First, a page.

Performing arts have been hit hard by the Coronavirus. A big blow to those whose livelihoods depend on the arts.
The exclusive features of the live performing arts have made us susceptible to the restrictions imposed todate. The short-lived nature of our product, the multiplicity of performers and audiences in restricted spaces, the need for long-term planning for repertoire and performers to rehearse and perform it, the fact that many venues cannot be transformed to accommodate new restrictions; All the above combine to render live performance very difficult with social distancing.
We tried virtual performance online, to engage distant audiences but the cost of production was not sustainable.
Our founding goal of togetherness, to drive community through the shared experience, has become even more crucial in this strange era of self-isolation. In its ability to draw us together to listen and experience together, live music and dance performance are ever more important now to revive the soul of our community.
We know that even before the crisis of COVID-19, we artists were struggling to sustain ourselves financially.
COVID-19 has not created, but rather has magnified, the uncertain nature of creative work in our country.
We need help. Any help is welcome.
MUKATANGA COMMUNITY BASED ORGANIZATION
Euro account number:
STANBIC BANK UGANDA
KISITU ARTHUR CONRAD
Yusuf Lule Rd.
Besides the bank, well wishers, donors can send the donation to my MTN mobile phone number. It’s faster, safer and more cost effective; through world remit.
+256 784 752705
Creating from scrap is second nature to Katanga children, they see opportunity for playing and creating in the strangest of places. Out of the need to honor the creativity of Katanga’s children, I document the children’s daily life as they occupy this contested space. During the recent forceful eviction by the government many katanga residents lost property as their makeshift houses were demolished.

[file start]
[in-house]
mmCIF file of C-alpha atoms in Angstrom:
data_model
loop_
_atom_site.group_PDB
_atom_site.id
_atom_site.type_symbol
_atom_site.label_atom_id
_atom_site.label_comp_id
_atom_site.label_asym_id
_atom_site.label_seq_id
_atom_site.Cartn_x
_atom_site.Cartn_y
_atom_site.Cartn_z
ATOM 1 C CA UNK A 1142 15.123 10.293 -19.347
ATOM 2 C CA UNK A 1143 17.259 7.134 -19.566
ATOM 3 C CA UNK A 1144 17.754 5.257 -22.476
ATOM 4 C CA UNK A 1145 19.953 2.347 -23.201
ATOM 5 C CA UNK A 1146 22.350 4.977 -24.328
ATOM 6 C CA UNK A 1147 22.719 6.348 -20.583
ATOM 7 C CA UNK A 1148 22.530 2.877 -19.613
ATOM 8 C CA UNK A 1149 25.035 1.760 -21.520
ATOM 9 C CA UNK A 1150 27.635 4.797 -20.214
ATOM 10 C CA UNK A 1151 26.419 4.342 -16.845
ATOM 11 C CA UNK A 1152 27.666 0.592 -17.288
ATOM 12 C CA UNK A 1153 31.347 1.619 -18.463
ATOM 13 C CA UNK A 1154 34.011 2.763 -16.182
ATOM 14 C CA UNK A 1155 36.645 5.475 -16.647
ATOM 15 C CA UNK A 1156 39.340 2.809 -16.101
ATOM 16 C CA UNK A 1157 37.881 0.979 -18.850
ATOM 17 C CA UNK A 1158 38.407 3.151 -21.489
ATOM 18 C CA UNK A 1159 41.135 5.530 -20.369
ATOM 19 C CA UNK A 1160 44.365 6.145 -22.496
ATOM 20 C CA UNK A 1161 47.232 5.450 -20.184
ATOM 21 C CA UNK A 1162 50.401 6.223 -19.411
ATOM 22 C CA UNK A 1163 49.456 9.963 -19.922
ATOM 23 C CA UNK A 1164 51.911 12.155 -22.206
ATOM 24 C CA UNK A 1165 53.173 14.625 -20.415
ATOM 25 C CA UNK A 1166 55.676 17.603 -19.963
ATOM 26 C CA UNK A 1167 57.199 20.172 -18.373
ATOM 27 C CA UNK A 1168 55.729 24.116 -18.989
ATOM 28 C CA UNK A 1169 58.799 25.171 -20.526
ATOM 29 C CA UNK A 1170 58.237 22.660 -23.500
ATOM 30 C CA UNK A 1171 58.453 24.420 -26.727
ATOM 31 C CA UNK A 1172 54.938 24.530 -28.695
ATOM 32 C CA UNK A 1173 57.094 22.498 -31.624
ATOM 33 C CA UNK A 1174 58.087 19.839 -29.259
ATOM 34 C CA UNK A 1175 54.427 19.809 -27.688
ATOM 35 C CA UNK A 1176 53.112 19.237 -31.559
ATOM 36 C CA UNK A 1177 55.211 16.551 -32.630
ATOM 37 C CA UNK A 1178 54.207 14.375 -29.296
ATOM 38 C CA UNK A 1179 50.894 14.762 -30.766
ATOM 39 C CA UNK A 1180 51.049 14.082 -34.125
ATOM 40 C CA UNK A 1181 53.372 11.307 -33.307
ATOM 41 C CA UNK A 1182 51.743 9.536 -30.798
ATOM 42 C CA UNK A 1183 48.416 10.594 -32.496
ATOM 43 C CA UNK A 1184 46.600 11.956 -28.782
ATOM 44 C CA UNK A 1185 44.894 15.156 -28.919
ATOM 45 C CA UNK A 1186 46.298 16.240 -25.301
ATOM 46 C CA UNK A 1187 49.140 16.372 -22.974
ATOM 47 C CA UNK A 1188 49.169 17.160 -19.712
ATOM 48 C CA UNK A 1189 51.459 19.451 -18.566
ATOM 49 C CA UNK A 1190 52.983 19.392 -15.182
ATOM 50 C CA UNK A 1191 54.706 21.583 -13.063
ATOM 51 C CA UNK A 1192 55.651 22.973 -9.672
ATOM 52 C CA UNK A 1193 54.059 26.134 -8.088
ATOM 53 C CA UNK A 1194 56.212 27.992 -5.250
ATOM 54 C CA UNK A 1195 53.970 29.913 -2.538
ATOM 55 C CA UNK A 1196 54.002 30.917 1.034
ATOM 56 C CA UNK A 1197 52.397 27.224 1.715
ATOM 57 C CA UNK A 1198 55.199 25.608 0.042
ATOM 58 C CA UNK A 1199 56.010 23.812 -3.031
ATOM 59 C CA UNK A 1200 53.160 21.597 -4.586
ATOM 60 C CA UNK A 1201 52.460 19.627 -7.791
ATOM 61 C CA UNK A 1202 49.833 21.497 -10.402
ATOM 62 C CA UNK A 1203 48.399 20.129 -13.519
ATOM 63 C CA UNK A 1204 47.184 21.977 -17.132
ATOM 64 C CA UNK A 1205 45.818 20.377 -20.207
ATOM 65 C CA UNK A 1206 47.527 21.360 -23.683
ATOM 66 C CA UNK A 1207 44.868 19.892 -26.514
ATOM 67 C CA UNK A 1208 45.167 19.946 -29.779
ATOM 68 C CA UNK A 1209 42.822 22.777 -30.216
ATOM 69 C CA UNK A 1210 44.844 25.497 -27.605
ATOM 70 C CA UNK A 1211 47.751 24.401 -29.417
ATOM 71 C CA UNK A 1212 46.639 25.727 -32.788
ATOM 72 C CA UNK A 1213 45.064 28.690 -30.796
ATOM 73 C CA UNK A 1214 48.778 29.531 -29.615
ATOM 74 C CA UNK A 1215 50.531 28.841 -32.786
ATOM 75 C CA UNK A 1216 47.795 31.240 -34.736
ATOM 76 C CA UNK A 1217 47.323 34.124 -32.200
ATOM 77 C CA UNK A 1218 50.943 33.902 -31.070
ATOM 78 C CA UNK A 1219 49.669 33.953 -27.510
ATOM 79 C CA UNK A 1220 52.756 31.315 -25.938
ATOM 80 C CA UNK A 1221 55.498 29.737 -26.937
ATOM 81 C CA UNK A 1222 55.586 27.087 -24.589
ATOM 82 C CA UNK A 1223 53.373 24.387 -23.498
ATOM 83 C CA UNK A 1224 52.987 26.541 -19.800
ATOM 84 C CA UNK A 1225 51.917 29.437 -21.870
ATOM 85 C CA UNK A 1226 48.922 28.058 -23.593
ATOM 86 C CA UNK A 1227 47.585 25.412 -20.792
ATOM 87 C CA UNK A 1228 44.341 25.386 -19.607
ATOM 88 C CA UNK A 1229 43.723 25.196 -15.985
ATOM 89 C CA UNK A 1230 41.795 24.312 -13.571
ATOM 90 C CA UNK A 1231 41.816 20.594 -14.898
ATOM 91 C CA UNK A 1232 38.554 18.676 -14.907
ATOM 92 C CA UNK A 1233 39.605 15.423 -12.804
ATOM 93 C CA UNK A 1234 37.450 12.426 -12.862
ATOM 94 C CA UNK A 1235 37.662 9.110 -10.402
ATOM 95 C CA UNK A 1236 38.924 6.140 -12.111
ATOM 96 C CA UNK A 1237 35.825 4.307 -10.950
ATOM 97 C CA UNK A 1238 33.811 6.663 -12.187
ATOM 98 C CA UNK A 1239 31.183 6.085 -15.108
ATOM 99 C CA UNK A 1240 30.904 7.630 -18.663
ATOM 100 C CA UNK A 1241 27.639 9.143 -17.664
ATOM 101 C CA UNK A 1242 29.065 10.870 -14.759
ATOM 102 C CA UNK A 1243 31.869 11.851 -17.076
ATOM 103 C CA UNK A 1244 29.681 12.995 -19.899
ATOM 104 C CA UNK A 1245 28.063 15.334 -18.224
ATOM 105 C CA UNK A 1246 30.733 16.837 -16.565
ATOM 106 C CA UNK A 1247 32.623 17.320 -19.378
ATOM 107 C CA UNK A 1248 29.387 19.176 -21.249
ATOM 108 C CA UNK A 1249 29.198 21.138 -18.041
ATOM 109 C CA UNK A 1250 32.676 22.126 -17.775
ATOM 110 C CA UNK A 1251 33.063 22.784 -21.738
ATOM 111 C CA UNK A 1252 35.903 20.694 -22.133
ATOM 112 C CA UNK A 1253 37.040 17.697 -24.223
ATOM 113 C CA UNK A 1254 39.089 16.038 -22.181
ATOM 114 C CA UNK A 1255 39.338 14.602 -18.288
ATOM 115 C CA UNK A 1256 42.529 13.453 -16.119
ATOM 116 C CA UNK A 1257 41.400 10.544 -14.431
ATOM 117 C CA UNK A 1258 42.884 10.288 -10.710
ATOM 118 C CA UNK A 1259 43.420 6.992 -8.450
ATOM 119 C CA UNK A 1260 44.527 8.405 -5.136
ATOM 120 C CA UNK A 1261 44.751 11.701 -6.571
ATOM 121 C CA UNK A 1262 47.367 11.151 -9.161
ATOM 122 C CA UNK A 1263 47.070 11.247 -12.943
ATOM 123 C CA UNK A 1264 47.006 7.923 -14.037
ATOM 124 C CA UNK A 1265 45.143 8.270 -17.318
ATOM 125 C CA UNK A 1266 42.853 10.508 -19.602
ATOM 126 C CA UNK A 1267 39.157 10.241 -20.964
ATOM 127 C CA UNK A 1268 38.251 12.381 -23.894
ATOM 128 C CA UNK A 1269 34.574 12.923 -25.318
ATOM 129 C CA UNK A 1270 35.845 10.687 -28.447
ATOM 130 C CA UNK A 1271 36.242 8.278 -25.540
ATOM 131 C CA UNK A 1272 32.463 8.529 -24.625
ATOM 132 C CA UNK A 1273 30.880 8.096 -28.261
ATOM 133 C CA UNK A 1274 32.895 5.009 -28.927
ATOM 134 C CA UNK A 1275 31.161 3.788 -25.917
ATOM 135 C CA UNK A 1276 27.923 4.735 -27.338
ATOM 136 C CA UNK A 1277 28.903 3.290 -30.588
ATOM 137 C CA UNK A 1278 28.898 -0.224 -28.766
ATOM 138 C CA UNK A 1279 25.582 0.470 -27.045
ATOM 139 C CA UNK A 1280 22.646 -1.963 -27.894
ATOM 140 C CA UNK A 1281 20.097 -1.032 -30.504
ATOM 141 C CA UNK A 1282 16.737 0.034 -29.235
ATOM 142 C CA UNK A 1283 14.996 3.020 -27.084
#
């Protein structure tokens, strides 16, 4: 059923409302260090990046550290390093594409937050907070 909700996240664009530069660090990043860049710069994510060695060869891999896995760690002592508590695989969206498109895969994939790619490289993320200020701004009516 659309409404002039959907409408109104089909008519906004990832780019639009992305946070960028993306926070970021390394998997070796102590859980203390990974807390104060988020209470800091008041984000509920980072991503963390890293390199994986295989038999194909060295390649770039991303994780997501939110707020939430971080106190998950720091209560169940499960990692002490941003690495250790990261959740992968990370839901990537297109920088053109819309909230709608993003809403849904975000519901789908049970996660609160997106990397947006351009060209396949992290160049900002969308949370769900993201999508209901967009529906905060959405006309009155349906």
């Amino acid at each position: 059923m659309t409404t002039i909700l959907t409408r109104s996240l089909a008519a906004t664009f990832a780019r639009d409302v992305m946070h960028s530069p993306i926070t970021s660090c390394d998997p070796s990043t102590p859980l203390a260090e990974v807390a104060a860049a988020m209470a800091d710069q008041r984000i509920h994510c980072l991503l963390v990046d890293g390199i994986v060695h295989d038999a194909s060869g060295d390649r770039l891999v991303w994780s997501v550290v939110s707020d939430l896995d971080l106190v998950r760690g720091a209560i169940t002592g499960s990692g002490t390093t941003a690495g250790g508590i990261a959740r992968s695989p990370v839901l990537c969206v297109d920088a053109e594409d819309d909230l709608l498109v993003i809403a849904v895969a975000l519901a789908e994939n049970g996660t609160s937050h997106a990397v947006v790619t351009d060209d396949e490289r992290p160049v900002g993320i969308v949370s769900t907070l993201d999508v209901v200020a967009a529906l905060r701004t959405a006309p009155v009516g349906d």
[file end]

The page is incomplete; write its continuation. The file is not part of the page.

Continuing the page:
When it rains in the Katanga slum, thousands of abandoned bottles are washed down the valley’s poor drainage. Arthur C Kisitu, a creator and visual artist took interest in up cycling the glass bottles. His desire is to minimise the environmental damage on this former wetland, putting the glass bottles to good use.
At his self-styled jungle studio, from waste material Arthur paints the bottles with different themes of life, transforming them into lamps, and props that make up his multi-media art space. To sustain this venture, and the charity work he does, Arthur hopes to sell the bottle lamps to raise money to sustain himself, the documentary, and charity project for the disadvantaged children in Katanga slum. Items are made on order; for as little as 50 $.
You can also support by hosting a workshop or exhibition of the same works, in your neighbourhood or community. Also; worth noting, Arthur’s recycled wearable art was pre-selected for the International WOW fashion Award competition in New-Zealand. Unfortunately he can not afford to ship the costume that was pre-selected by the Judges. Any help in this regard would be welcome.
For any kind of support, contact us via the contact form below. Thank you!
Do you want to creatively contribute to this project with your organisation, school class, or friends? Do you want to know more about the project and the building up of a cultural exchange network between children/young people in Uganda and the overseas?
+49 176 902 563 25 | +256 712 189 635